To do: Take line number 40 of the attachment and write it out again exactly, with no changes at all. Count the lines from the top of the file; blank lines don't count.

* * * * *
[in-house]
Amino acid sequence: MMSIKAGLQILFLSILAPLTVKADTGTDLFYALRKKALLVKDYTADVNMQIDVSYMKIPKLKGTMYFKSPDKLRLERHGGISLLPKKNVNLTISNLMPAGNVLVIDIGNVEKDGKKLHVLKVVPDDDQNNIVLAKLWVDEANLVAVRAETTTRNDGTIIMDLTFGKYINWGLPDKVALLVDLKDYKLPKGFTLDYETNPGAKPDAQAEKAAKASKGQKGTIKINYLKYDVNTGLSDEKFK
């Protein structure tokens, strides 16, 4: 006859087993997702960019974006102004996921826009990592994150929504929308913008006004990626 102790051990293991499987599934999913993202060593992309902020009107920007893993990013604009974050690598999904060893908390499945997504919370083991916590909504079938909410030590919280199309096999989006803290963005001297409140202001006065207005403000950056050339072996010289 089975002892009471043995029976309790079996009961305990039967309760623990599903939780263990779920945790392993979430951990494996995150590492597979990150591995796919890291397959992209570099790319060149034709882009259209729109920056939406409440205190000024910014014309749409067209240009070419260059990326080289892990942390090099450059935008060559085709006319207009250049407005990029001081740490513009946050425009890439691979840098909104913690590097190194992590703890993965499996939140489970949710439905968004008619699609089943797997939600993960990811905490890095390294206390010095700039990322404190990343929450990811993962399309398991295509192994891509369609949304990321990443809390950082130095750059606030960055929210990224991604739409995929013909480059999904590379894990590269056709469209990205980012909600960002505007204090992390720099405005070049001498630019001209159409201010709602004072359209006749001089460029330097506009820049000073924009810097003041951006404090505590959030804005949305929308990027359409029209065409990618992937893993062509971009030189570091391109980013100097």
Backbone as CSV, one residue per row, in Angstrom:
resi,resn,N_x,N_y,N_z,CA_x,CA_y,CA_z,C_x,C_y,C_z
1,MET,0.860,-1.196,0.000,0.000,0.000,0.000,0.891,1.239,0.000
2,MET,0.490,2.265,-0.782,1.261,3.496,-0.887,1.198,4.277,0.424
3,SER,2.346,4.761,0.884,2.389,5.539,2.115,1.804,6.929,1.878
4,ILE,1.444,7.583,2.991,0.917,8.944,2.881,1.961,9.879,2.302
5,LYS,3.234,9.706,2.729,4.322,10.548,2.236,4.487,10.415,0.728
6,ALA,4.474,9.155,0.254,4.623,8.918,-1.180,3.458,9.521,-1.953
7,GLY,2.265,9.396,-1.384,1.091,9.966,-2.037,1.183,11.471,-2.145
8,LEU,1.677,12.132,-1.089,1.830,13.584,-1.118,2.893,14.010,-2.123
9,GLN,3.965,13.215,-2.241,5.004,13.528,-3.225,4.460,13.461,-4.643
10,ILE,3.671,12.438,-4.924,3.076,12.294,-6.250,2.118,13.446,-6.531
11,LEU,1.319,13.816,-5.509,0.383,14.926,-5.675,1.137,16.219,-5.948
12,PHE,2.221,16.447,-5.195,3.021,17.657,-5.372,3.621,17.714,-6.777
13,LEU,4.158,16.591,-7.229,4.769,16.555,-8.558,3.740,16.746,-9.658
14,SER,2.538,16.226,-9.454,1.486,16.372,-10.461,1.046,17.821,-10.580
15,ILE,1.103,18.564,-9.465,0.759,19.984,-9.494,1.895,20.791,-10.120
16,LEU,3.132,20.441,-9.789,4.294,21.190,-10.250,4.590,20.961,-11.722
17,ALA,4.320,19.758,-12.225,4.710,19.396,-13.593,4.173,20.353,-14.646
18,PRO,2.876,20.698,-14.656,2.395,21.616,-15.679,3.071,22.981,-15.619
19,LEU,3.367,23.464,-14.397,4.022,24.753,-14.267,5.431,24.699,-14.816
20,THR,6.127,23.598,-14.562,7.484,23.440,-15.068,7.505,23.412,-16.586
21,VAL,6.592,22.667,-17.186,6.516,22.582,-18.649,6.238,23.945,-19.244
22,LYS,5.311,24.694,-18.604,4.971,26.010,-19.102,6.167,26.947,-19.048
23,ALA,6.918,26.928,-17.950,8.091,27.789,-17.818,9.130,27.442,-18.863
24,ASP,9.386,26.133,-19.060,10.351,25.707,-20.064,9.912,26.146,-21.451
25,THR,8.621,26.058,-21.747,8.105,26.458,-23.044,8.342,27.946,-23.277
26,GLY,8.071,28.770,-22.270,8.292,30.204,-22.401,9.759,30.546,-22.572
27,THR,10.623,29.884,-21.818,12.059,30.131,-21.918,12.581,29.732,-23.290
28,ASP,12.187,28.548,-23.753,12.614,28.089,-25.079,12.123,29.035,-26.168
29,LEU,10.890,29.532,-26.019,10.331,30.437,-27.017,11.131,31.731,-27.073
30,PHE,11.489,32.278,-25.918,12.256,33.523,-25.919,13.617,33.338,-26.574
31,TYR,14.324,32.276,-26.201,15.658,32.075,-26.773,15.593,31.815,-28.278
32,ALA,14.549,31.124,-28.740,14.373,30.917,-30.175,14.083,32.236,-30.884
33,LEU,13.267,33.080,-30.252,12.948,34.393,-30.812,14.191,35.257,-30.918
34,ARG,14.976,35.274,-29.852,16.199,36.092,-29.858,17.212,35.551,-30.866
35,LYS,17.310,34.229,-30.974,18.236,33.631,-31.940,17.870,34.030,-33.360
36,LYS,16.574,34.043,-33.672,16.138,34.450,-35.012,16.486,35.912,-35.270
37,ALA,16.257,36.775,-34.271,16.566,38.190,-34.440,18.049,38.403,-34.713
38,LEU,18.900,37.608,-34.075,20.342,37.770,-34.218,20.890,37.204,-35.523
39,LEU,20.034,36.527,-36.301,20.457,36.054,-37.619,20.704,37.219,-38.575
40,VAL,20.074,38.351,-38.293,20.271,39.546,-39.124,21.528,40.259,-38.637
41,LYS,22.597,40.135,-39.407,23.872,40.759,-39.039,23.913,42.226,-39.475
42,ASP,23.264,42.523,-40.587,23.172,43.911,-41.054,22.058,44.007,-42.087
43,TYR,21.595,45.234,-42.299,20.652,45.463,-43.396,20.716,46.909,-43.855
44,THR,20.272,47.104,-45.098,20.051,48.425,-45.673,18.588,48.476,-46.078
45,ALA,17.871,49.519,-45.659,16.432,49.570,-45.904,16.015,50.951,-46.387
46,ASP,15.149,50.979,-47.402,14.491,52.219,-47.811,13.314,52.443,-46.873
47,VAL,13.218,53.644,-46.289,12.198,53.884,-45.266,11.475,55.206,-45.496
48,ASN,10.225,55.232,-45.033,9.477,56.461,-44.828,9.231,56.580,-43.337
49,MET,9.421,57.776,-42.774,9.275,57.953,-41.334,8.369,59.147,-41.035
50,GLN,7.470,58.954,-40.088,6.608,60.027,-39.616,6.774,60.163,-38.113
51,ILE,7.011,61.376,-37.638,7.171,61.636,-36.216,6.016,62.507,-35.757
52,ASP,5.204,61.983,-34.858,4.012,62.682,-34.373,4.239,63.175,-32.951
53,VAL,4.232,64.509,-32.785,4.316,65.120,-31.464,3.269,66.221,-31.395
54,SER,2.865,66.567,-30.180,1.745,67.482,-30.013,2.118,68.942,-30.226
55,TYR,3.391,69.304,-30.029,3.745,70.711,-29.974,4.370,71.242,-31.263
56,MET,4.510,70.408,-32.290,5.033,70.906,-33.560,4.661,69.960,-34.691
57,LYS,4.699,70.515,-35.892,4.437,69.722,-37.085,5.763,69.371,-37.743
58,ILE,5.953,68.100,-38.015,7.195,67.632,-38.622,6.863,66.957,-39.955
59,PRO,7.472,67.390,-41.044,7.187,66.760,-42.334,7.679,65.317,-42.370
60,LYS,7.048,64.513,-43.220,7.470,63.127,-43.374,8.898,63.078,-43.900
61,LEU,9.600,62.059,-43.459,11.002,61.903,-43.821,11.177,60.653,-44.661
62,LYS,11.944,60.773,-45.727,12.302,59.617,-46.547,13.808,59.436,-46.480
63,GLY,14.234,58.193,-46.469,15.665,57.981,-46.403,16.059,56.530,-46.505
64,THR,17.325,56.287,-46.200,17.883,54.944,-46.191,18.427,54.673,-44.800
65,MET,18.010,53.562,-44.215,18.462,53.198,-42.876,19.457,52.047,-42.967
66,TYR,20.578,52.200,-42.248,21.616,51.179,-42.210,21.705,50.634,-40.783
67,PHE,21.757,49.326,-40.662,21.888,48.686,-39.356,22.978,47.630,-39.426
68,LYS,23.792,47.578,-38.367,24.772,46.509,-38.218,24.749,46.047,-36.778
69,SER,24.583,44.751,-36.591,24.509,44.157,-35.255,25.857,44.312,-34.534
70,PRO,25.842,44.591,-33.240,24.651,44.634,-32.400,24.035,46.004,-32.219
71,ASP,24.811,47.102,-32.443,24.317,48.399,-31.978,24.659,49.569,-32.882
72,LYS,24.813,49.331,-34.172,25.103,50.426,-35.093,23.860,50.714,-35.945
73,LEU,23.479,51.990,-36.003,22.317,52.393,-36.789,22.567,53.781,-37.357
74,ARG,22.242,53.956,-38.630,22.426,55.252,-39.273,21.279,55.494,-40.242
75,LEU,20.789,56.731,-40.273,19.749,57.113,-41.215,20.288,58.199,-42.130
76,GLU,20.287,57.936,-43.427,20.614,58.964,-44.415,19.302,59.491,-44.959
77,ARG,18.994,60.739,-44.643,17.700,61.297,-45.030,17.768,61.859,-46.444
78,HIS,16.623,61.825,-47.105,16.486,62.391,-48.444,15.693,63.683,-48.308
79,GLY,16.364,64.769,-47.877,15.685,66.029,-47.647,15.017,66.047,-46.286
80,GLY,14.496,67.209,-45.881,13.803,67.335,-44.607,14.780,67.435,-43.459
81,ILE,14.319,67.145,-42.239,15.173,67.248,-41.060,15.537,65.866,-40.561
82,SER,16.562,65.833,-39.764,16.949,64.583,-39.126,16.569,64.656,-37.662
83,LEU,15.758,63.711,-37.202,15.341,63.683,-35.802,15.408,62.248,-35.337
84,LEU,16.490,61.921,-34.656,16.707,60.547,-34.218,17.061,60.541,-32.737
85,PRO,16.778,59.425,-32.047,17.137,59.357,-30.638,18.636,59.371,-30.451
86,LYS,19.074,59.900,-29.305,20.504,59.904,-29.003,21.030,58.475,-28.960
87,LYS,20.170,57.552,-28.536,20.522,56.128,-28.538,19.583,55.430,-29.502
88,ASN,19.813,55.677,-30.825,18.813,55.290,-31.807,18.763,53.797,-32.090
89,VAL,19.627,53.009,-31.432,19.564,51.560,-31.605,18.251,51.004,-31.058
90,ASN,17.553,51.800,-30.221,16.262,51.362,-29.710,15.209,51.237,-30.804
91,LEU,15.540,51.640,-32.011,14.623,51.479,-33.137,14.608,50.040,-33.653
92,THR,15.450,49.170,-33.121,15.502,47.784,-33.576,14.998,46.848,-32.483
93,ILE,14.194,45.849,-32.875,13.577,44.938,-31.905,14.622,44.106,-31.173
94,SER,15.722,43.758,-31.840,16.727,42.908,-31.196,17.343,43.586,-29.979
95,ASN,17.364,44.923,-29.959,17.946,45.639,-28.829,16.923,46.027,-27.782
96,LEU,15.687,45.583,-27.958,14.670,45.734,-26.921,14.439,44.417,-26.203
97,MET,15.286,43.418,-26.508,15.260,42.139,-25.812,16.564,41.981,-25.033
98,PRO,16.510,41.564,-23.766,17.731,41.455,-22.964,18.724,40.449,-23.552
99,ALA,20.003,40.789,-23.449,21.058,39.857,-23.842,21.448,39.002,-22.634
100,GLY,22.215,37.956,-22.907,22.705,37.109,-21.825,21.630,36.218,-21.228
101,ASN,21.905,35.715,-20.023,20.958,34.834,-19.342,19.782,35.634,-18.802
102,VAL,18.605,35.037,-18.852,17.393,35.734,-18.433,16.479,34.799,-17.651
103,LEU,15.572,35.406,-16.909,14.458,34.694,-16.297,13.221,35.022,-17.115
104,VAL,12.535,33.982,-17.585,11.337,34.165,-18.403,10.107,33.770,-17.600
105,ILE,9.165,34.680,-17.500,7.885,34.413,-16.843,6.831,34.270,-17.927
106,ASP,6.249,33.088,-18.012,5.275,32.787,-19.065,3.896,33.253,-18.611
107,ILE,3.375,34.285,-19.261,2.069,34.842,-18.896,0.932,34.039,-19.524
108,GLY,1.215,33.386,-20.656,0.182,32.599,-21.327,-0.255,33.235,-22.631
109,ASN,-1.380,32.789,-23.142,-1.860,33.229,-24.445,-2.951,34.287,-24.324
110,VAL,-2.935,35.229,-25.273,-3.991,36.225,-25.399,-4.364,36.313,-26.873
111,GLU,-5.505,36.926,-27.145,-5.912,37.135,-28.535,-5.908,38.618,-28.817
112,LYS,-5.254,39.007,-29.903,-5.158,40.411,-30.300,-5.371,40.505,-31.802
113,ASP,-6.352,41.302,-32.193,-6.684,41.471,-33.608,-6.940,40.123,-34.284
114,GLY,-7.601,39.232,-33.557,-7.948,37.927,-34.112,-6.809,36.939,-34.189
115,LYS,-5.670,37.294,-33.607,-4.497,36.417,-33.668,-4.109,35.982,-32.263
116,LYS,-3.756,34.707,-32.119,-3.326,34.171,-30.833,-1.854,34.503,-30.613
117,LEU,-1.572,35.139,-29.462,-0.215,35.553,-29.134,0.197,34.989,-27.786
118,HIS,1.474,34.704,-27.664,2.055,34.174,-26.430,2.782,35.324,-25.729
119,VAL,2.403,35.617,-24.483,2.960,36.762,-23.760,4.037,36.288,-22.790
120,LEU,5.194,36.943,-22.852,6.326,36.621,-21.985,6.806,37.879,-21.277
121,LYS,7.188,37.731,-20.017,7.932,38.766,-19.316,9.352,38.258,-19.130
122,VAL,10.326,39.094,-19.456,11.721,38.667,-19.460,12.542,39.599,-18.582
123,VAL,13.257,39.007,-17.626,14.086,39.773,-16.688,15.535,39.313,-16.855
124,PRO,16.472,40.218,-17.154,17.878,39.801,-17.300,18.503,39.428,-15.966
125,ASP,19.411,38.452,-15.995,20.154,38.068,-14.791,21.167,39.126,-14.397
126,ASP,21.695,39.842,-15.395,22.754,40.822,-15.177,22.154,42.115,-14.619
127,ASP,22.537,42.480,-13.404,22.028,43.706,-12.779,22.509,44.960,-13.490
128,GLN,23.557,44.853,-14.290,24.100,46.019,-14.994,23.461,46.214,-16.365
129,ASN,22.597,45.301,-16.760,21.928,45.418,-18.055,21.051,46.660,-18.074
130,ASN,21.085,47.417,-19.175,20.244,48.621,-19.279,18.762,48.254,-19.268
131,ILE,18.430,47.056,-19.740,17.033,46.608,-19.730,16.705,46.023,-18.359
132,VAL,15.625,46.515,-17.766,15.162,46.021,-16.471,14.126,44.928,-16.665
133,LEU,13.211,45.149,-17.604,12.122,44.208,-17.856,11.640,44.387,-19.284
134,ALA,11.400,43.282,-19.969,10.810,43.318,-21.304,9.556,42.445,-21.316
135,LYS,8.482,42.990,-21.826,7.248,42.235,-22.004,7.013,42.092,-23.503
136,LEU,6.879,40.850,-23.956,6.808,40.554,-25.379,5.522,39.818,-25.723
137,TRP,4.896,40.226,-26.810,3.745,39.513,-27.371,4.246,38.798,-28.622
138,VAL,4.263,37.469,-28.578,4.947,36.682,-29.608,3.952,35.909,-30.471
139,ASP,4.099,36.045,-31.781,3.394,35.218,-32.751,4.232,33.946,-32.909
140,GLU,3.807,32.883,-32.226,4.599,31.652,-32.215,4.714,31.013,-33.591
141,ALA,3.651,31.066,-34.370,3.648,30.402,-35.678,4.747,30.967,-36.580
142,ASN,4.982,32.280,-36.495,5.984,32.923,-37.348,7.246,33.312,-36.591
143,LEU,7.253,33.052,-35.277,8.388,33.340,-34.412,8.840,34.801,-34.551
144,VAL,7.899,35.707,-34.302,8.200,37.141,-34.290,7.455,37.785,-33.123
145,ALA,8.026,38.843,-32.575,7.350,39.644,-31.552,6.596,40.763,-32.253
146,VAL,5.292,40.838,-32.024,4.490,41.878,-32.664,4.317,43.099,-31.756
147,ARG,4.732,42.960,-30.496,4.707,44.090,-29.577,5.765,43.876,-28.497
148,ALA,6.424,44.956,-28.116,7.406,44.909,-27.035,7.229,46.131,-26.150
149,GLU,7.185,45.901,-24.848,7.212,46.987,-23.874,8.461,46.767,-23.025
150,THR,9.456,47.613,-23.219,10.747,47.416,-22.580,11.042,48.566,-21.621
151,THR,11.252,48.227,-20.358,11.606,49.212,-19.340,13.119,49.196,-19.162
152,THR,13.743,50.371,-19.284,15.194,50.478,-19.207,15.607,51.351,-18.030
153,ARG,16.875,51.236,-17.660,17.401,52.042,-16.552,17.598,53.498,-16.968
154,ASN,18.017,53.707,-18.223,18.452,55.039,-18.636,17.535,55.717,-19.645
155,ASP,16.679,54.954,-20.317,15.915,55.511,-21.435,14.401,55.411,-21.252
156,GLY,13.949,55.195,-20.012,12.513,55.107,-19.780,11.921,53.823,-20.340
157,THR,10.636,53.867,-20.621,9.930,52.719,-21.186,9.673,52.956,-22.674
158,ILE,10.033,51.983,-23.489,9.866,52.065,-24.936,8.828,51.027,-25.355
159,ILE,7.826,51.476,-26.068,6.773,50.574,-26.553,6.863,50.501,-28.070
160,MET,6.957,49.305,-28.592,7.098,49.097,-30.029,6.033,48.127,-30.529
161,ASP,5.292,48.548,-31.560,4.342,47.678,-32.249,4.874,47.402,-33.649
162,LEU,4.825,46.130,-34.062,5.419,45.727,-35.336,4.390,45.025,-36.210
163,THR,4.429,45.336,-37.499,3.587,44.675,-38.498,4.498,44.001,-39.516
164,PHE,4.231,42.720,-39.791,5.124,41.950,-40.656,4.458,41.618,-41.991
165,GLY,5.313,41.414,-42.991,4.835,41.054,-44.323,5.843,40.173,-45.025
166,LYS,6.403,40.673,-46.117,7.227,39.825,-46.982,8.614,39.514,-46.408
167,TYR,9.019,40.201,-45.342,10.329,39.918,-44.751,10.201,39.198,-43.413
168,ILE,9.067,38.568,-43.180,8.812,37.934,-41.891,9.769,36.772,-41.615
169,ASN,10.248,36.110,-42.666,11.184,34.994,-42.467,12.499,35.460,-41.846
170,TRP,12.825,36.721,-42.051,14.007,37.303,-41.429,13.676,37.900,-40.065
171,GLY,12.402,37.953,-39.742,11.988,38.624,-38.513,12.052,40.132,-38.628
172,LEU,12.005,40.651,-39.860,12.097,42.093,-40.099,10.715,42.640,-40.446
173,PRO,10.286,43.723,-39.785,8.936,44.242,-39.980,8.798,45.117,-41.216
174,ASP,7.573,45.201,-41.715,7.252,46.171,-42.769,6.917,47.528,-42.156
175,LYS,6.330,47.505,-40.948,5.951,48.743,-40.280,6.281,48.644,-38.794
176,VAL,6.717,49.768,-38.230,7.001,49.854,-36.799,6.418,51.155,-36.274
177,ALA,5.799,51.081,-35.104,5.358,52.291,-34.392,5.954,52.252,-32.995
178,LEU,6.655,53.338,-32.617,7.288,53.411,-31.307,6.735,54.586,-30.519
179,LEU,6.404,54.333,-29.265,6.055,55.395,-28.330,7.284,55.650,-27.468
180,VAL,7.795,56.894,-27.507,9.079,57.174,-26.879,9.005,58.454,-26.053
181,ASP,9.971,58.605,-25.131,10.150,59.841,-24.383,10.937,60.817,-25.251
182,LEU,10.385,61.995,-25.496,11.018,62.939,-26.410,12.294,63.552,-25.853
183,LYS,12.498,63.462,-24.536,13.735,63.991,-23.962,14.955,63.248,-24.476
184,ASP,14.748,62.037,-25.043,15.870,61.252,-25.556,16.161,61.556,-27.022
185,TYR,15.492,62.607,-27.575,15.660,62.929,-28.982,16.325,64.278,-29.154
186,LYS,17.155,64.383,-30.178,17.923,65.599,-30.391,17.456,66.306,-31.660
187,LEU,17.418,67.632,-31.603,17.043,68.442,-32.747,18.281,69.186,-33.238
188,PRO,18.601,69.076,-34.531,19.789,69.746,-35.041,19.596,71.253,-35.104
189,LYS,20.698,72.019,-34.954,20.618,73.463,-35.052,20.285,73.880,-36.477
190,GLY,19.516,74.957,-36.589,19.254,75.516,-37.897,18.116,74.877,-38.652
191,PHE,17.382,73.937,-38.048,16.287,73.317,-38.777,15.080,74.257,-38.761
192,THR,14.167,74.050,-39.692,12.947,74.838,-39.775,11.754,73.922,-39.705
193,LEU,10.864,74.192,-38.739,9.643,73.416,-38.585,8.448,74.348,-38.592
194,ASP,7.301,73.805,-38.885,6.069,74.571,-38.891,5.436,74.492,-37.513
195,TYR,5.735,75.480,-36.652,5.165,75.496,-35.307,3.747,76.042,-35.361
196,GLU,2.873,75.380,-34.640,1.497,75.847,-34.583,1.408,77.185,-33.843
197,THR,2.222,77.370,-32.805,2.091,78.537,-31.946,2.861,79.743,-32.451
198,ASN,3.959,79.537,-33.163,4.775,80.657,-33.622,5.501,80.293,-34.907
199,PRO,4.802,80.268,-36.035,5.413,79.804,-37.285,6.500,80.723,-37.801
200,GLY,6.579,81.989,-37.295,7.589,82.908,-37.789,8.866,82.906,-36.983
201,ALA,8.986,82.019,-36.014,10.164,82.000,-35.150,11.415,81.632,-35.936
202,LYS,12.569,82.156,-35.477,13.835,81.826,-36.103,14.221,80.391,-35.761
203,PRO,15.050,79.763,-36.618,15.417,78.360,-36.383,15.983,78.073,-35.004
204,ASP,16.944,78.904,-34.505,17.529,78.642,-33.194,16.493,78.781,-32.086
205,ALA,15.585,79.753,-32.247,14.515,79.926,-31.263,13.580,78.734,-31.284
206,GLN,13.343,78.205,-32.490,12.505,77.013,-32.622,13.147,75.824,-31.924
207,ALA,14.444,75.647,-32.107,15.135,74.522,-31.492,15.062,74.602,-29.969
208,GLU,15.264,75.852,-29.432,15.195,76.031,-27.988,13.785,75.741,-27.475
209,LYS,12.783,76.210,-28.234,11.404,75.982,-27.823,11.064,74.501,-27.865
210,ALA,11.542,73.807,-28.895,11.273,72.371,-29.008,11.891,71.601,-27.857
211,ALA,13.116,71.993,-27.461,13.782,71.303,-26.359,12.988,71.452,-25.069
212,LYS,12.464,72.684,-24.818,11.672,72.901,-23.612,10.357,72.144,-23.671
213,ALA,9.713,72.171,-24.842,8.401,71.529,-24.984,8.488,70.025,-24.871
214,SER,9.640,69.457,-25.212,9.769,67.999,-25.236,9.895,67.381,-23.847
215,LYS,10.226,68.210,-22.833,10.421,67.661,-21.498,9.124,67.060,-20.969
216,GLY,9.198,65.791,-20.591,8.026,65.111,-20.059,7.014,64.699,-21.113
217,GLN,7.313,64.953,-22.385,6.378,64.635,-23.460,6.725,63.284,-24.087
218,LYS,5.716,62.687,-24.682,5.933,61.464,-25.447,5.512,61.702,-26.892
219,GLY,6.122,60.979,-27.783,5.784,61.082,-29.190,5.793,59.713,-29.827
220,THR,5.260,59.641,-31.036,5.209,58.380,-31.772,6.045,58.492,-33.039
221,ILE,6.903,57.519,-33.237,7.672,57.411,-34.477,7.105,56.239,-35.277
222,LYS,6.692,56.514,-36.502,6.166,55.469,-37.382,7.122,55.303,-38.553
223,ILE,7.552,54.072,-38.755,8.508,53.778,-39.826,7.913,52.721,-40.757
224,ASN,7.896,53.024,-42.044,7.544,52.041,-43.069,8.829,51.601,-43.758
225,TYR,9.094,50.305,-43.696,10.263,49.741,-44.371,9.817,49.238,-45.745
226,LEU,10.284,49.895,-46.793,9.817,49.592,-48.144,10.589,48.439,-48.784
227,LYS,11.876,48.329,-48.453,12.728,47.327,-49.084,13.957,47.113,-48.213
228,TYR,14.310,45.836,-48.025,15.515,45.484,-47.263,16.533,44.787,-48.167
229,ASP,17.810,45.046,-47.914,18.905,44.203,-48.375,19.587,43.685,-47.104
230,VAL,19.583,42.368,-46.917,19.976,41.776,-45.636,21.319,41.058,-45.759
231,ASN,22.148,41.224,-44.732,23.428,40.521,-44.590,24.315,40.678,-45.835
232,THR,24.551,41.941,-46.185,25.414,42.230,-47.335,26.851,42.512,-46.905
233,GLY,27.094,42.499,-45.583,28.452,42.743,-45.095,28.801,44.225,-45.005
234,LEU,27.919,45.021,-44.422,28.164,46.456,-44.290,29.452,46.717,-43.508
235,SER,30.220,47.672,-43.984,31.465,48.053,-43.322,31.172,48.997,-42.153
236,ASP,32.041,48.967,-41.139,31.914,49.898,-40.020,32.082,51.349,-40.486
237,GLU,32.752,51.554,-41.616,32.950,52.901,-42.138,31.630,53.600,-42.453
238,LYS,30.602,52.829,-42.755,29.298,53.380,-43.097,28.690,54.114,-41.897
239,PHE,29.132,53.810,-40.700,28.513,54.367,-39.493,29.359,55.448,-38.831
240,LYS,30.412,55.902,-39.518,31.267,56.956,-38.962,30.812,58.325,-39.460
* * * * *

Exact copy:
35,LYS,17.310,34.229,-30.974,18.236,33.631,-31.940,17.870,34.030,-33.360